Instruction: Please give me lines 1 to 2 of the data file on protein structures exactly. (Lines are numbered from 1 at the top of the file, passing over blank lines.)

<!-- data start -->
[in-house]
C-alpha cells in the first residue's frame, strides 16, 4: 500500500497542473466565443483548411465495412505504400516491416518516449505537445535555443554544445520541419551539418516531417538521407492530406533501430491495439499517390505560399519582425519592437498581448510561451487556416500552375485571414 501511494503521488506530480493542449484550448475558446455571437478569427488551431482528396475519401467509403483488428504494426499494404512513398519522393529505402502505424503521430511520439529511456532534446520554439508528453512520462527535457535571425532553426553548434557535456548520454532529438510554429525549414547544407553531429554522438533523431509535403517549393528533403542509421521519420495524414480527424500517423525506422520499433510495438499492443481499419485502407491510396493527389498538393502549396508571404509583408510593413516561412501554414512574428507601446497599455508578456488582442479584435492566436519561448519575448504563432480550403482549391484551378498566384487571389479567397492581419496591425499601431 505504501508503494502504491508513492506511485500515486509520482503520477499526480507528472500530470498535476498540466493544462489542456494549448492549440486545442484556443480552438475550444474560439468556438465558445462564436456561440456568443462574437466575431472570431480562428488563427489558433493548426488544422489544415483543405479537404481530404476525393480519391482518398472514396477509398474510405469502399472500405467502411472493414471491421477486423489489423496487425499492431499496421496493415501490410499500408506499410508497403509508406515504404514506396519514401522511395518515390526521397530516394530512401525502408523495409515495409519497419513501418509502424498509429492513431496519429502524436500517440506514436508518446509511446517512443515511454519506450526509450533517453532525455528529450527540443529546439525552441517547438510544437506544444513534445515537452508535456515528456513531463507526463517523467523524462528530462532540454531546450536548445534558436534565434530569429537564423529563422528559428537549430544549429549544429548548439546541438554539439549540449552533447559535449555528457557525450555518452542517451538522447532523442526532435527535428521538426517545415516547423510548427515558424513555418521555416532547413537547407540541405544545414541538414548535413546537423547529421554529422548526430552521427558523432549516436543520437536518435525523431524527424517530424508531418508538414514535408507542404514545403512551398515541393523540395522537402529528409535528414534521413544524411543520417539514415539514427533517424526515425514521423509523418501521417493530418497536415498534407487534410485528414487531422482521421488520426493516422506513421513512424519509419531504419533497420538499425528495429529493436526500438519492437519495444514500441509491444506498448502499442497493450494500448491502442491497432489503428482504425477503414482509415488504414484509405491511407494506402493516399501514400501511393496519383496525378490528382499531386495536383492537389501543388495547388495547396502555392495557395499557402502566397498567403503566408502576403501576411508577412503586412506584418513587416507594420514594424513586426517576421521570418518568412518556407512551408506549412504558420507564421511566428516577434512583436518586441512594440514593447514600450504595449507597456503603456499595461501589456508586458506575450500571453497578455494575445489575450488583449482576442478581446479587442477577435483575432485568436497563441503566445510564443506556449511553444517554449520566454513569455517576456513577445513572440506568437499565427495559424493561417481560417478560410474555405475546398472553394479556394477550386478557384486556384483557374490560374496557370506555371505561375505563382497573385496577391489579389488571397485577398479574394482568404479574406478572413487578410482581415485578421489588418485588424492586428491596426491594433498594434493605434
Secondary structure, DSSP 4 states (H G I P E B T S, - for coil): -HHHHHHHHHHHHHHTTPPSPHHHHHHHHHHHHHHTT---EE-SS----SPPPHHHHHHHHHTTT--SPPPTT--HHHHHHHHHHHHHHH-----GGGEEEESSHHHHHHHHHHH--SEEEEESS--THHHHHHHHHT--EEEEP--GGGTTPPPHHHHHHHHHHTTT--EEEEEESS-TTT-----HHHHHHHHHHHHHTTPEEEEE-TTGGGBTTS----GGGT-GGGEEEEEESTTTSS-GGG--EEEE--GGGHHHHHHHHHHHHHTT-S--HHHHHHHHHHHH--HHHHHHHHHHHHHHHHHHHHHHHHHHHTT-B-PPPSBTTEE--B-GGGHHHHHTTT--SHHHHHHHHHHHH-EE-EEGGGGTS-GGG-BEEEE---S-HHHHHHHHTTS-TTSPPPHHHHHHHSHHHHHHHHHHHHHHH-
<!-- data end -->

[in-house]
C-alpha cells in the first residue's frame, strides 16, 4: 500500500497542473466565443483548411465495412505504400516491416518516449505537445535555443554544445520541419551539418516531417538521407492530406533501430491495439499517390505560399519582425519592437498581448510561451487556416500552375485571414 501511494503521488506530480493542449484550448475558446455571437478569427488551431482528396475519401467509403483488428504494426499494404512513398519522393529505402502505424503521430511520439529511456532534446520554439508528453512520462527535457535571425532553426553548434557535456548520454532529438510554429525549414547544407553531429554522438533523431509535403517549393528533403542509421521519420495524414480527424500517423525506422520499433510495438499492443481499419485502407491510396493527389498538393502549396508571404509583408510593413516561412501554414512574428507601446497599455508578456488582442479584435492566436519561448519575448504563432480550403482549391484551378498566384487571389479567397492581419496591425499601431 505504501508503494502504491508513492506511485500515486509520482503520477499526480507528472500530470498535476498540466493544462489542456494549448492549440486545442484556443480552438475550444474560439468556438465558445462564436456561440456568443462574437466575431472570431480562428488563427489558433493548426488544422489544415483543405479537404481530404476525393480519391482518398472514396477509398474510405469502399472500405467502411472493414471491421477486423489489423496487425499492431499496421496493415501490410499500408506499410508497403509508406515504404514506396519514401522511395518515390526521397530516394530512401525502408523495409515495409519497419513501418509502424498509429492513431496519429502524436500517440506514436508518446509511446517512443515511454519506450526509450533517453532525455528529450527540443529546439525552441517547438510544437506544444513534445515537452508535456515528456513531463507526463517523467523524462528530462532540454531546450536548445534558436534565434530569429537564423529563422528559428537549430544549429549544429548548439546541438554539439549540449552533447559535449555528457557525450555518452542517451538522447532523442526532435527535428521538426517545415516547423510548427515558424513555418521555416532547413537547407540541405544545414541538414548535413546537423547529421554529422548526430552521427558523432549516436543520437536518435525523431524527424517530424508531418508538414514535408507542404514545403512551398515541393523540395522537402529528409535528414534521413544524411543520417539514415539514427533517424526515425514521423509523418501521417493530418497536415498534407487534410485528414487531422482521421488520426493516422506513421513512424519509419531504419533497420538499425528495429529493436526500438519492437519495444514500441509491444506498448502499442497493450494500448491502442491497432489503428482504425477503414482509415488504414484509405491511407494506402493516399501514400501511393496519383496525378490528382499531386495536383492537389501543388495547388495547396502555392495557395499557402502566397498567403503566408502576403501576411508577412503586412506584418513587416507594420514594424513586426517576421521570418518568412518556407512551408506549412504558420507564421511566428516577434512583436518586441512594440514593447514600450504595449507597456503603456499595461501589456508586458506575450500571453497578455494575445489575450488583449482576442478581446479587442477577435483575432485568436497563441503566445510564443506556449511553444517554449520566454513569455517576456513577445513572440506568437499565427495559424493561417481560417478560410474555405475546398472553394479556394477550386478557384486556384483557374490560374496557370506555371505561375505563382497573385496577391489579389488571397485577398479574394482568404479574406478572413487578410482581415485578421489588418485588424492586428491596426491594433498594434493605434